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Maybe it's because you can't ask those questions to wolfram & I should use a matrix instead but when imputting

linear independence {$t$, $t^2+1$, $t^2+1-t$}

It says the three functions are linearly independent when the third one is clearly a linear combination of the other two. How should I input this to get a valid answer? I wanna check whether or not my results are correct.

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  • $\begingroup$ Entering linear independence {t, t, t} also gives (t,t,t) is linearly independent. $\endgroup$
    – naslundx
    Aug 11 '16 at 7:50
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    $\begingroup$ linear independence {(0, 1, 0), (1, 0, 1), (1, -1, 1)} $\endgroup$
    – msm
    Aug 11 '16 at 7:55
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    $\begingroup$ This kind of problem is the price to pay if you use some more or less guessed pseudo-syntax, in which brackets have no proper fixed meaning. Wolfram|Alpha is a very useful tool, but don't forget it's more a google than a CAS. $\endgroup$ Aug 11 '16 at 9:48
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    $\begingroup$ @leftaroundabout what a nice, polite way of saying "rtfm" :-) $\endgroup$ Aug 11 '16 at 11:21
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    $\begingroup$ @Carl: There's an m? $\endgroup$
    – user14972
    Aug 11 '16 at 15:34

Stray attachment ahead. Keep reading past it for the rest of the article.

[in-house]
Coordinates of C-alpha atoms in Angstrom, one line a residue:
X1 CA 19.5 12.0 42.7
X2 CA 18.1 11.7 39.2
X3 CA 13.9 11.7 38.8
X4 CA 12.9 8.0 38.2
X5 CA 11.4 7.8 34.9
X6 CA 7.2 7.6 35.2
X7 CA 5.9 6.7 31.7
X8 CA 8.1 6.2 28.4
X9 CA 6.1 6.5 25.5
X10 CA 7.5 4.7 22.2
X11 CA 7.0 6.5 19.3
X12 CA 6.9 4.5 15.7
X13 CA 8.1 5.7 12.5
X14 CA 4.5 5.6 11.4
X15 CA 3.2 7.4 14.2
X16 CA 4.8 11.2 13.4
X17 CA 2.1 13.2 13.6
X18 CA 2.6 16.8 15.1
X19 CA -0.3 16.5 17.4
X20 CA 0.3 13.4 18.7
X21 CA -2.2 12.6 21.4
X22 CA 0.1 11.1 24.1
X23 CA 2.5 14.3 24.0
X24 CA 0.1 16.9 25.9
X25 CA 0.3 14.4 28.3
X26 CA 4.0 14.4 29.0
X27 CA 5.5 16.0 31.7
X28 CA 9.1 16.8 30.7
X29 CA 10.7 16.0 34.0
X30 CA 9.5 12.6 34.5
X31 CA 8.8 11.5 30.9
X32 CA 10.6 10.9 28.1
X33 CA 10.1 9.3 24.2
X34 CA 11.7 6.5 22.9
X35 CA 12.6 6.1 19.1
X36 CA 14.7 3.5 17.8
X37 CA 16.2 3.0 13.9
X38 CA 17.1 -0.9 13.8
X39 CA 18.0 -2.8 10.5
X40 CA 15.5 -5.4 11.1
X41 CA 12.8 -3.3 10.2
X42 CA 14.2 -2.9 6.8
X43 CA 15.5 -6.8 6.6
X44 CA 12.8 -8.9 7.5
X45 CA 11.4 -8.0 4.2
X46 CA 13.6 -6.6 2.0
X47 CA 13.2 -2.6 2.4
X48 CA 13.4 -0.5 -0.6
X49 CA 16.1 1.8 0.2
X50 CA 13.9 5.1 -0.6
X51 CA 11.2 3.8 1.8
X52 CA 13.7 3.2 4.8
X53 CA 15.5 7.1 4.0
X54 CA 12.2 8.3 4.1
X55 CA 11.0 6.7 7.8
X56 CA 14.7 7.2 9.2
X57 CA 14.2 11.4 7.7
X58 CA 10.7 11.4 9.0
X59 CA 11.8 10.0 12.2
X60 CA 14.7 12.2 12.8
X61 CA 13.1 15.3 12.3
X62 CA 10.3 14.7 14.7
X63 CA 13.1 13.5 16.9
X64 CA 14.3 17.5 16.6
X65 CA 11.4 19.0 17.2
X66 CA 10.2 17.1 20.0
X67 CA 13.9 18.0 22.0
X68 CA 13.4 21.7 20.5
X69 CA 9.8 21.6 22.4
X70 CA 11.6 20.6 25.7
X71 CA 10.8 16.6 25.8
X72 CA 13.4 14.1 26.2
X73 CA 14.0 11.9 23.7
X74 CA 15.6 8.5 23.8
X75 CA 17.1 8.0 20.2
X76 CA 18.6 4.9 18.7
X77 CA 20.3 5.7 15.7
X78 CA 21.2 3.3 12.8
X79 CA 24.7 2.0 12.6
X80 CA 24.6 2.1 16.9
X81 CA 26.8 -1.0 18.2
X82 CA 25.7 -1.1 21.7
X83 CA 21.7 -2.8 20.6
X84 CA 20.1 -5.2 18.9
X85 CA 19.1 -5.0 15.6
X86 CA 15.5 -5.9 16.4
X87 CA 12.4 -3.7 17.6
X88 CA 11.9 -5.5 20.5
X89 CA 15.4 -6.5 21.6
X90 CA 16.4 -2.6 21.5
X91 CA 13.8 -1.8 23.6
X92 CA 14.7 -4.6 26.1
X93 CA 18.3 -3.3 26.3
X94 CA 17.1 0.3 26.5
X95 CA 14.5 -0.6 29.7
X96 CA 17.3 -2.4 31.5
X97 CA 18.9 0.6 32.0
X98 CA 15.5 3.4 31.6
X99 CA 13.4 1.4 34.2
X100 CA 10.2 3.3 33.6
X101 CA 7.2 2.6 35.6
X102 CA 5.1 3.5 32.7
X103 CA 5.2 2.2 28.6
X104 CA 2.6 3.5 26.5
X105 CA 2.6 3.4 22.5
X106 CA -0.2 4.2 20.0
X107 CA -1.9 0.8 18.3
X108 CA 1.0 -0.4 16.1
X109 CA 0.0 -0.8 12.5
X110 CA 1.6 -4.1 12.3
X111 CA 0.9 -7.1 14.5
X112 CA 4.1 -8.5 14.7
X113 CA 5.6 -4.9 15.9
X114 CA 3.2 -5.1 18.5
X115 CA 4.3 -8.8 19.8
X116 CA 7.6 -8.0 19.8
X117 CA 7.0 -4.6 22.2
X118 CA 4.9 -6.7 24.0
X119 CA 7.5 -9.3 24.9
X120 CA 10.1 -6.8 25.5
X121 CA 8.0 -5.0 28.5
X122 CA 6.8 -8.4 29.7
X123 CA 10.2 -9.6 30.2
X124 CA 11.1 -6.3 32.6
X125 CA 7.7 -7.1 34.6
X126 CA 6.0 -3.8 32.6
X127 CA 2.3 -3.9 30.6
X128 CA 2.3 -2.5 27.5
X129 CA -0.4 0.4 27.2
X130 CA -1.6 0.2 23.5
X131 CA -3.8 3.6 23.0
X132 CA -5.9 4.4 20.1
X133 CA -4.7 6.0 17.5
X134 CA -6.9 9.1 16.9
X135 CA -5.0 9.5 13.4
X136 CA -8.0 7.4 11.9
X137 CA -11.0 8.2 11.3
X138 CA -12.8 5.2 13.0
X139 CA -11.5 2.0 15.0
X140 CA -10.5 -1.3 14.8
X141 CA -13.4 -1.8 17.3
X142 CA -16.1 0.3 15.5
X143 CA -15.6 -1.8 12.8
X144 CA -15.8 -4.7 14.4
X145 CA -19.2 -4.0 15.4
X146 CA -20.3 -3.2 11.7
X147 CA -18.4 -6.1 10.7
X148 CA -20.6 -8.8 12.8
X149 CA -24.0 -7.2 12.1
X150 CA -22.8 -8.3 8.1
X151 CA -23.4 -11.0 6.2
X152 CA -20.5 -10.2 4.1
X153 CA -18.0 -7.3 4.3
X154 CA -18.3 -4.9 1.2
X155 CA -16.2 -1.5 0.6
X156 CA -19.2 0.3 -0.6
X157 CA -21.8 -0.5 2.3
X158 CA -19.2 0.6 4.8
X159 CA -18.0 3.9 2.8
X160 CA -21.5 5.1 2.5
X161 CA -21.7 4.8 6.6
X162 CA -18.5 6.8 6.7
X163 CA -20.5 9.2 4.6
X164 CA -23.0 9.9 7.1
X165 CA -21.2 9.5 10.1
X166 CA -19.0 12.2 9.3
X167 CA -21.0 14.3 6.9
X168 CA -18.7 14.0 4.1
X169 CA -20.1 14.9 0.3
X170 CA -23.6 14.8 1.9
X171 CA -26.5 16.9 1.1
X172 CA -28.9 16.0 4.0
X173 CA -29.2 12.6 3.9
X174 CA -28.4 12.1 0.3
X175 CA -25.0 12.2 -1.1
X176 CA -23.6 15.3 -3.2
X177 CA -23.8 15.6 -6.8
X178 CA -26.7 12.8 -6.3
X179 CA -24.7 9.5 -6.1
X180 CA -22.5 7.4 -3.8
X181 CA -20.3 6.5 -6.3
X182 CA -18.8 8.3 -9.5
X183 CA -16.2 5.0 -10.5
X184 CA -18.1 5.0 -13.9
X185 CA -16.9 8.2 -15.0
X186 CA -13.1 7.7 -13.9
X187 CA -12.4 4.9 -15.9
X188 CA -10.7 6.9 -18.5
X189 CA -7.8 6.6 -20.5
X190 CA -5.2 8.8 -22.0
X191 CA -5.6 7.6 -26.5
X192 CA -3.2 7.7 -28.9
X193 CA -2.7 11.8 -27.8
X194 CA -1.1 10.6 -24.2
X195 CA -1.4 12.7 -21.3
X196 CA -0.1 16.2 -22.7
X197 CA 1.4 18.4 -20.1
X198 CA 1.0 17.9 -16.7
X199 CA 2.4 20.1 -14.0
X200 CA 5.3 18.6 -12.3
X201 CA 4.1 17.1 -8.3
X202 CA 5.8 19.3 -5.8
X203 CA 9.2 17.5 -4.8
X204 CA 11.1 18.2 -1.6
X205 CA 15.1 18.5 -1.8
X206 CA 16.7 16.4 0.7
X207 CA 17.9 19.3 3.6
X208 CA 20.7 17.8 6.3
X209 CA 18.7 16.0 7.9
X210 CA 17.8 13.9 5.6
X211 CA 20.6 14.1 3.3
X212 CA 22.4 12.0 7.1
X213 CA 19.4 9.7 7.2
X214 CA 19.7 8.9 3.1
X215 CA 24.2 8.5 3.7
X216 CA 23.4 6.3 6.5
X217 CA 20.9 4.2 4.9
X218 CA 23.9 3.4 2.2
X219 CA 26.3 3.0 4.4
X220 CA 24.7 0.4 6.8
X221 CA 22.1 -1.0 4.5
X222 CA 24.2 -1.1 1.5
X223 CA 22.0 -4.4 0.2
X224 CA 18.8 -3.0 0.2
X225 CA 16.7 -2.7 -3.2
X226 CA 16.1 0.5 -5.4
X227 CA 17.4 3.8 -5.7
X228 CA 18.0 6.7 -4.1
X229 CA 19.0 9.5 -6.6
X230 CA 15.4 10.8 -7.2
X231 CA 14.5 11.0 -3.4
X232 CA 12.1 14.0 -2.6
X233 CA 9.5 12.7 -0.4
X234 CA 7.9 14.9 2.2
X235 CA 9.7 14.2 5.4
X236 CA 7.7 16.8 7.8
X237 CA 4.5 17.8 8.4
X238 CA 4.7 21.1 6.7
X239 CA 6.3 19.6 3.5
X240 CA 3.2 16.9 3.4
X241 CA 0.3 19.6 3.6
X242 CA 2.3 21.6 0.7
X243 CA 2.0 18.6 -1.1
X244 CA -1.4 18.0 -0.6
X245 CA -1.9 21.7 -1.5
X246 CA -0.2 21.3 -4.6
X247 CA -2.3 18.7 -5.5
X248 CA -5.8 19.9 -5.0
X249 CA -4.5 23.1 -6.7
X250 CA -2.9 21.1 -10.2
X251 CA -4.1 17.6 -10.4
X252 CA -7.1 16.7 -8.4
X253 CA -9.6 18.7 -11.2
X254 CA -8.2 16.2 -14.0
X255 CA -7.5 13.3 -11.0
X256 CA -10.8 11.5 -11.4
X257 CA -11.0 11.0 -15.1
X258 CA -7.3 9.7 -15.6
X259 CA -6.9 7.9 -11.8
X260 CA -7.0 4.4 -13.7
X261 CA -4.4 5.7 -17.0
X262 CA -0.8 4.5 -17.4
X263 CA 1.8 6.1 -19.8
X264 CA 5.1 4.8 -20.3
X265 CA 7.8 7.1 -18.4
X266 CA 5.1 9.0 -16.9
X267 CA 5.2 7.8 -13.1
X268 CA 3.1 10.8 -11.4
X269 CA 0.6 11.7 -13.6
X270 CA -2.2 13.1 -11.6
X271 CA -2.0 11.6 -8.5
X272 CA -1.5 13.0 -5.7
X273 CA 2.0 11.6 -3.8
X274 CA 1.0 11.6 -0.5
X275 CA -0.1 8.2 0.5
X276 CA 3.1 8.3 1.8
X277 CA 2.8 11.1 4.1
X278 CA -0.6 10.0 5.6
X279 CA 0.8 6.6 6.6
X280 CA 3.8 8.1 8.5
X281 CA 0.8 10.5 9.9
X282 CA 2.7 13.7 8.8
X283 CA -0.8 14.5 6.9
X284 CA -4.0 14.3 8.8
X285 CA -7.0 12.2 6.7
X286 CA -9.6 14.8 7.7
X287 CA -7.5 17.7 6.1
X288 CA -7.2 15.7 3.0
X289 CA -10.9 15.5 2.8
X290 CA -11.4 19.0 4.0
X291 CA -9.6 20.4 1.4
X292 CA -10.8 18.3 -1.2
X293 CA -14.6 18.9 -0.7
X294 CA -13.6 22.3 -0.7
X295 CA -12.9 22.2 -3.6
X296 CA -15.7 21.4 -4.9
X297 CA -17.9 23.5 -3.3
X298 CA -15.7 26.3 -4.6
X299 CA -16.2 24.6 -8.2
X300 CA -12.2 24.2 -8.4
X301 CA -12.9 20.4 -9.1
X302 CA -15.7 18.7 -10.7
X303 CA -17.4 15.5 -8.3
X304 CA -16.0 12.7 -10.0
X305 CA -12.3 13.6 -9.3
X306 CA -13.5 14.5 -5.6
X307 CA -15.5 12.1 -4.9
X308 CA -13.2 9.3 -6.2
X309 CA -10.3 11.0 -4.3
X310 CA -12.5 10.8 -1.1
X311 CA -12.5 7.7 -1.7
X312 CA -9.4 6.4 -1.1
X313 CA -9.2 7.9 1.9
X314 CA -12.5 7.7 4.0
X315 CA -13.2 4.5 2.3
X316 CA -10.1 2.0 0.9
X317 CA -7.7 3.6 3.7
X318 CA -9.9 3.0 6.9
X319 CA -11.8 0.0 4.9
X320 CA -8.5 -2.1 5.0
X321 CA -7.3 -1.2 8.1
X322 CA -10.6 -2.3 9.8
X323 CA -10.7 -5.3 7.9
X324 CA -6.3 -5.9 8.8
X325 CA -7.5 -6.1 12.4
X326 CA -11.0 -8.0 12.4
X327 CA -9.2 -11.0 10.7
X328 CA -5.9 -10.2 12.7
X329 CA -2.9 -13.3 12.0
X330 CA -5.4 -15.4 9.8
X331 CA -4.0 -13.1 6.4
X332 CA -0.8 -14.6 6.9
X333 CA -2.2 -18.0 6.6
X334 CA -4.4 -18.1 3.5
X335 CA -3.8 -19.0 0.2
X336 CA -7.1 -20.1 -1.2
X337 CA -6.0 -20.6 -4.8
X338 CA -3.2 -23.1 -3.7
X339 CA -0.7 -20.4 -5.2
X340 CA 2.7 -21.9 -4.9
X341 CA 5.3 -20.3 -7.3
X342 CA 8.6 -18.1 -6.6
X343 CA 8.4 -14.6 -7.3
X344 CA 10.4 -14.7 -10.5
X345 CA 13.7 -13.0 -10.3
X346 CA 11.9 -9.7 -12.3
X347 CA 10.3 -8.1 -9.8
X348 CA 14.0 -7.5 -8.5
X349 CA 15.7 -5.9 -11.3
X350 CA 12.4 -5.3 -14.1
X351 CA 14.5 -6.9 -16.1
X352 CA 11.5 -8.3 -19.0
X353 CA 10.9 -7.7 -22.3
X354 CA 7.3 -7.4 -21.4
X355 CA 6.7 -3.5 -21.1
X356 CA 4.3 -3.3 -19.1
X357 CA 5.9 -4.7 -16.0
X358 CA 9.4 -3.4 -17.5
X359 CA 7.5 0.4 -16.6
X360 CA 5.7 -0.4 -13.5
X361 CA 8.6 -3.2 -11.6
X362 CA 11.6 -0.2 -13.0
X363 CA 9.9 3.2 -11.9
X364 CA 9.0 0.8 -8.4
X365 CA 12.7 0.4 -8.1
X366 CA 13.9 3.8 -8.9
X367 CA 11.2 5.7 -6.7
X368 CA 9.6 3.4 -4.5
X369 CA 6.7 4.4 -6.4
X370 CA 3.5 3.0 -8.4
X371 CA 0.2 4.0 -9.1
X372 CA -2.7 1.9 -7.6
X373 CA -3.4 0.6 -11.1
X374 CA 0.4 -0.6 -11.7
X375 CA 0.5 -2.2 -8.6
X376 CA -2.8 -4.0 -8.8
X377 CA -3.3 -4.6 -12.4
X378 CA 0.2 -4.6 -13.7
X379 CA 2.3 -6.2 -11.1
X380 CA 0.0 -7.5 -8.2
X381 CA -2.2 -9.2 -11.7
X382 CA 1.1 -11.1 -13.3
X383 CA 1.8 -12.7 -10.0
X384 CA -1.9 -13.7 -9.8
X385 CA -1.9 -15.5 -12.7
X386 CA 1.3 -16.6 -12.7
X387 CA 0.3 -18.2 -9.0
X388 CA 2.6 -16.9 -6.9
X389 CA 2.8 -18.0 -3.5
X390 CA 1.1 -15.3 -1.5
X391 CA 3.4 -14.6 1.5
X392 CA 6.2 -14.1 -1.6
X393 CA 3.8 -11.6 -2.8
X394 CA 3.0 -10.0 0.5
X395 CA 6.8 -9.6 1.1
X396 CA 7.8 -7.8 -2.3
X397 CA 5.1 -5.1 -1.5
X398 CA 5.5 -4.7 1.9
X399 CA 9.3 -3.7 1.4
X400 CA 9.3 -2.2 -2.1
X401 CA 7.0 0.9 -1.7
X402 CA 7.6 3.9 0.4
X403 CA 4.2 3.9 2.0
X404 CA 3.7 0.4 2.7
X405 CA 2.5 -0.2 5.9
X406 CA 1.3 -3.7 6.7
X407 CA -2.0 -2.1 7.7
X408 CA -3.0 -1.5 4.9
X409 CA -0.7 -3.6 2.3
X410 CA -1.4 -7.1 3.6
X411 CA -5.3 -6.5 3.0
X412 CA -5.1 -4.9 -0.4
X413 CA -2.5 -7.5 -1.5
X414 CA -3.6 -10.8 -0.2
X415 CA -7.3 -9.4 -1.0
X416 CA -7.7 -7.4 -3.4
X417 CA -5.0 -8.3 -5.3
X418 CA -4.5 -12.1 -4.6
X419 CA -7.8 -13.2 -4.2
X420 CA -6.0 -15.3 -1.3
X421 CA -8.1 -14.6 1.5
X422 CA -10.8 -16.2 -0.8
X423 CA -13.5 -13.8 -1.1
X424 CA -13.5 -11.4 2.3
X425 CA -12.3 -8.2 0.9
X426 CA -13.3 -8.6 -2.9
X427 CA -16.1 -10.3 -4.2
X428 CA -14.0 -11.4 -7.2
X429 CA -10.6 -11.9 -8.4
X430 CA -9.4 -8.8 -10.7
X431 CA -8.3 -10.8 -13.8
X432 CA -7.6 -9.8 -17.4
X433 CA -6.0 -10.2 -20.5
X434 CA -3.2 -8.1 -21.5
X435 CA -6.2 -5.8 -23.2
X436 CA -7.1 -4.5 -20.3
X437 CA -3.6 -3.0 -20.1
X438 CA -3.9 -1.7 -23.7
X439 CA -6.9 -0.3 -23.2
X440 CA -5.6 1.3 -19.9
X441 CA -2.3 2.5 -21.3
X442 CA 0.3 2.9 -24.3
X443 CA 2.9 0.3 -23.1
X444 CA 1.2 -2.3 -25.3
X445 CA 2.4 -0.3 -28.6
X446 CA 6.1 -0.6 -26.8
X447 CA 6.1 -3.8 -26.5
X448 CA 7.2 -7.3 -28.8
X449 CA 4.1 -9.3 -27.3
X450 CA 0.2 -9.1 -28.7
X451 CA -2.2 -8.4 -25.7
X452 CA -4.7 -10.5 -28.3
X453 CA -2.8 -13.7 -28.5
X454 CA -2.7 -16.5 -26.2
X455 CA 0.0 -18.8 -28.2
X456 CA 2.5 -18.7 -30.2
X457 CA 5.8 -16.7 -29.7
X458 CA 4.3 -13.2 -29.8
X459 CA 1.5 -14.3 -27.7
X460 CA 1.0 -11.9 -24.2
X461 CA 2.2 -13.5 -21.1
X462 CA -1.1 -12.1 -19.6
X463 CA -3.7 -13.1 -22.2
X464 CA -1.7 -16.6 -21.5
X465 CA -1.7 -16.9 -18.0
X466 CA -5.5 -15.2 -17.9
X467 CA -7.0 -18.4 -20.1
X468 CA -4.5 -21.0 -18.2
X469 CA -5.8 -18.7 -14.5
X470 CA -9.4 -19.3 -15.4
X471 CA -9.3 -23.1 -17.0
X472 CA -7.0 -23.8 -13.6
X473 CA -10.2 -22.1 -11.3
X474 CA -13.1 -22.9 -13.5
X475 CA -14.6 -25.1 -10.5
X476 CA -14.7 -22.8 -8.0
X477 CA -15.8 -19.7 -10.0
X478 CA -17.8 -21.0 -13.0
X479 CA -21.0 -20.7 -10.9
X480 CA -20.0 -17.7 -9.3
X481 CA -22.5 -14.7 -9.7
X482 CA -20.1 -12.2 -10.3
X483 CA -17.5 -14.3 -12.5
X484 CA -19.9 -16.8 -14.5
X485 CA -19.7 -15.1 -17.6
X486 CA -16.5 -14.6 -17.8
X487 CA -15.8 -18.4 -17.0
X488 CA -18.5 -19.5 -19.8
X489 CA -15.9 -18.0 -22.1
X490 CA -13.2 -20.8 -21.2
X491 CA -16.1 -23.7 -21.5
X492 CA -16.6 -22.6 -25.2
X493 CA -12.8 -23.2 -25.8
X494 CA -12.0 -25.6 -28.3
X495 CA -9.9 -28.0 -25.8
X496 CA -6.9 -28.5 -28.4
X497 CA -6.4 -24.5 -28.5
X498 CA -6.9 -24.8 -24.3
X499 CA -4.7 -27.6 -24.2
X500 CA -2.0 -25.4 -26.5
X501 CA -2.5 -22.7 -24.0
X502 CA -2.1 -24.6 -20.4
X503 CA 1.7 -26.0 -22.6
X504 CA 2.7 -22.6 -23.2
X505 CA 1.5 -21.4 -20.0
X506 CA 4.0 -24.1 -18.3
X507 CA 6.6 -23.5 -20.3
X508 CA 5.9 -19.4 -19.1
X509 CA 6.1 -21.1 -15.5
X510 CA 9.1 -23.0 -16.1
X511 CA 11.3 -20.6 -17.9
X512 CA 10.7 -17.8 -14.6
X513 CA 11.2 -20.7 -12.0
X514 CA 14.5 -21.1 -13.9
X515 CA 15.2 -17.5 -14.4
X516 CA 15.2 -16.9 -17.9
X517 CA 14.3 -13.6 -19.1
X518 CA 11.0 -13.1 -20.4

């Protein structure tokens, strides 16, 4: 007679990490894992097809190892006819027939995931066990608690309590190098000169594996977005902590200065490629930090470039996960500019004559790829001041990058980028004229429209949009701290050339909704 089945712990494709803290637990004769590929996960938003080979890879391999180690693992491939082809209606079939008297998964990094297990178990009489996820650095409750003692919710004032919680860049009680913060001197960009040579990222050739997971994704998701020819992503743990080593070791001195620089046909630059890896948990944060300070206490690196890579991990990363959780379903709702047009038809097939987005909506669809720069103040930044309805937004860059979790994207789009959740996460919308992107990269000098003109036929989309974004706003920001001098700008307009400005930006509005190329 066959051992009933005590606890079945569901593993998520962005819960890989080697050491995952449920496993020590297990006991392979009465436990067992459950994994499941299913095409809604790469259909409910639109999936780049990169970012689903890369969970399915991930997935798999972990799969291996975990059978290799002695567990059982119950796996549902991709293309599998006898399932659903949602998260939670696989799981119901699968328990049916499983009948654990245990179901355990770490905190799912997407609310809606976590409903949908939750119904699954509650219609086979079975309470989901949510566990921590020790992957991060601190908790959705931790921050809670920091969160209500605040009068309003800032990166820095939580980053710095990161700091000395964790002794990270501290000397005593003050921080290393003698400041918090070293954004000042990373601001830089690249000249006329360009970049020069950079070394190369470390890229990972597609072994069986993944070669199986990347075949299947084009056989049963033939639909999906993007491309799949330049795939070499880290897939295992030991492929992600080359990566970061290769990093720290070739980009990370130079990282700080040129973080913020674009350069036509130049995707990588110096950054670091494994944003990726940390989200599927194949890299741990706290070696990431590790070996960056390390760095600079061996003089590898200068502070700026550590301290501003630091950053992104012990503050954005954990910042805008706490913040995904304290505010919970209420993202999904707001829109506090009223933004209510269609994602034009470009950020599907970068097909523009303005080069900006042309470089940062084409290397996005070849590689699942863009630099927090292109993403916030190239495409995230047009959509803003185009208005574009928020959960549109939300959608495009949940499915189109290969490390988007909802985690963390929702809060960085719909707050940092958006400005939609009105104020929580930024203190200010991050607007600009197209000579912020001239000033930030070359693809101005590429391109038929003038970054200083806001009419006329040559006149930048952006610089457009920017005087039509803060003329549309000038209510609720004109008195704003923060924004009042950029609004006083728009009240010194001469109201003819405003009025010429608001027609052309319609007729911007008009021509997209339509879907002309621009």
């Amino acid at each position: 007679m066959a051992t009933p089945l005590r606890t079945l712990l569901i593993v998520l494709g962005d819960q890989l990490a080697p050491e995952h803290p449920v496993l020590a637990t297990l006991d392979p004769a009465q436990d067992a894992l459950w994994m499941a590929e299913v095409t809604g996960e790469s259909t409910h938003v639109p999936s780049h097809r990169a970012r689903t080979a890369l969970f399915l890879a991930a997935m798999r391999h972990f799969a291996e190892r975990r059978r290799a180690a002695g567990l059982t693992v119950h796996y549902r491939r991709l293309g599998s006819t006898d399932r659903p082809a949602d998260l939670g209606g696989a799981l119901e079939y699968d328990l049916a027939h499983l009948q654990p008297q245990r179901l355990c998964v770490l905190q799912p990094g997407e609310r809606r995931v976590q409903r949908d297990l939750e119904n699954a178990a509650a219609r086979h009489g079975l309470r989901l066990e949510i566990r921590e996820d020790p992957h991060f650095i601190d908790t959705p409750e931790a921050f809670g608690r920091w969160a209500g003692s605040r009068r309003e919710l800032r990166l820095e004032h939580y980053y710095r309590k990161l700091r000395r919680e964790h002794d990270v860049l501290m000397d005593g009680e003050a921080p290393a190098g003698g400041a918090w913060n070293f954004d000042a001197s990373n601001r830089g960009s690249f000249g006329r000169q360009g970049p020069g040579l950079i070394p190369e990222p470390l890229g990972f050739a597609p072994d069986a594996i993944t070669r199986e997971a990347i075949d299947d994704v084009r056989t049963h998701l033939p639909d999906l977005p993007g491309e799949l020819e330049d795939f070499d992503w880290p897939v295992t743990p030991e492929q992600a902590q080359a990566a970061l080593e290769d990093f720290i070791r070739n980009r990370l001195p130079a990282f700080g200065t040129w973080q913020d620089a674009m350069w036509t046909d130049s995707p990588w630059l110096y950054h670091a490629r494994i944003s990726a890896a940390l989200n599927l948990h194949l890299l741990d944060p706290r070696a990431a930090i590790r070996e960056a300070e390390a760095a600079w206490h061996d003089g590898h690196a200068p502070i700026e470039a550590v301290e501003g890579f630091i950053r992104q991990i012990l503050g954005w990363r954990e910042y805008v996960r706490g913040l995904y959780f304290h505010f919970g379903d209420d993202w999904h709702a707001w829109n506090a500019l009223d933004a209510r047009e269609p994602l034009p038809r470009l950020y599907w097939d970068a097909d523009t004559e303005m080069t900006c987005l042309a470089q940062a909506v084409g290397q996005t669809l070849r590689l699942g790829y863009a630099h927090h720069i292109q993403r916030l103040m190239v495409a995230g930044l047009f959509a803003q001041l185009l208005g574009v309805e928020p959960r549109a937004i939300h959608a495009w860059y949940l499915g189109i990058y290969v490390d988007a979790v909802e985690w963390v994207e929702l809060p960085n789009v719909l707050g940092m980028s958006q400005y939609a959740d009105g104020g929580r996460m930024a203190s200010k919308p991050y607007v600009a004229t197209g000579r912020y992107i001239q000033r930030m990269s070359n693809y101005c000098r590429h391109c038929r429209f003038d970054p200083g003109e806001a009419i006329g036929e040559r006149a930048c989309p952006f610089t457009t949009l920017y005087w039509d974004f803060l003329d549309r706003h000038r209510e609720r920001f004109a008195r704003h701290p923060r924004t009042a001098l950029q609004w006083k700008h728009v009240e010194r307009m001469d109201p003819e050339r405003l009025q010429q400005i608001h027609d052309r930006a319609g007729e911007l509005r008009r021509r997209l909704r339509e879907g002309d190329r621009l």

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It's because WolframAlpha interprets your input as one vector, i.e. the space of the single vector $(t, t^2+1, t^2+1-t)$.

An appropriate input would be (treating $1$, $t$ and $t^2$ as basis vectors):

linear independence (0,1,0), (1,0,1), (1,-1,1)

which outputs linearly dependent.

You can find other input examples for linear algebra here.

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    $\begingroup$ Ah, I see now thank you for your answer. $\endgroup$
    – Heat Ice
    Aug 11 '16 at 8:07
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    $\begingroup$ Can wolfram only do polynimials? What if I want to check the linear dependence of $\{ \sin x, x \}$ for example? $\endgroup$
    – Ovi
    Aug 11 '16 at 15:45
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Another way to check for linear independence in W|A is to compute the Wronskian, say with the input "wronskian(($t$, $t^2+1$, $t^2+1-t$), $t$)", which results in $0$ so the set of functions is indeed linearly dependent.

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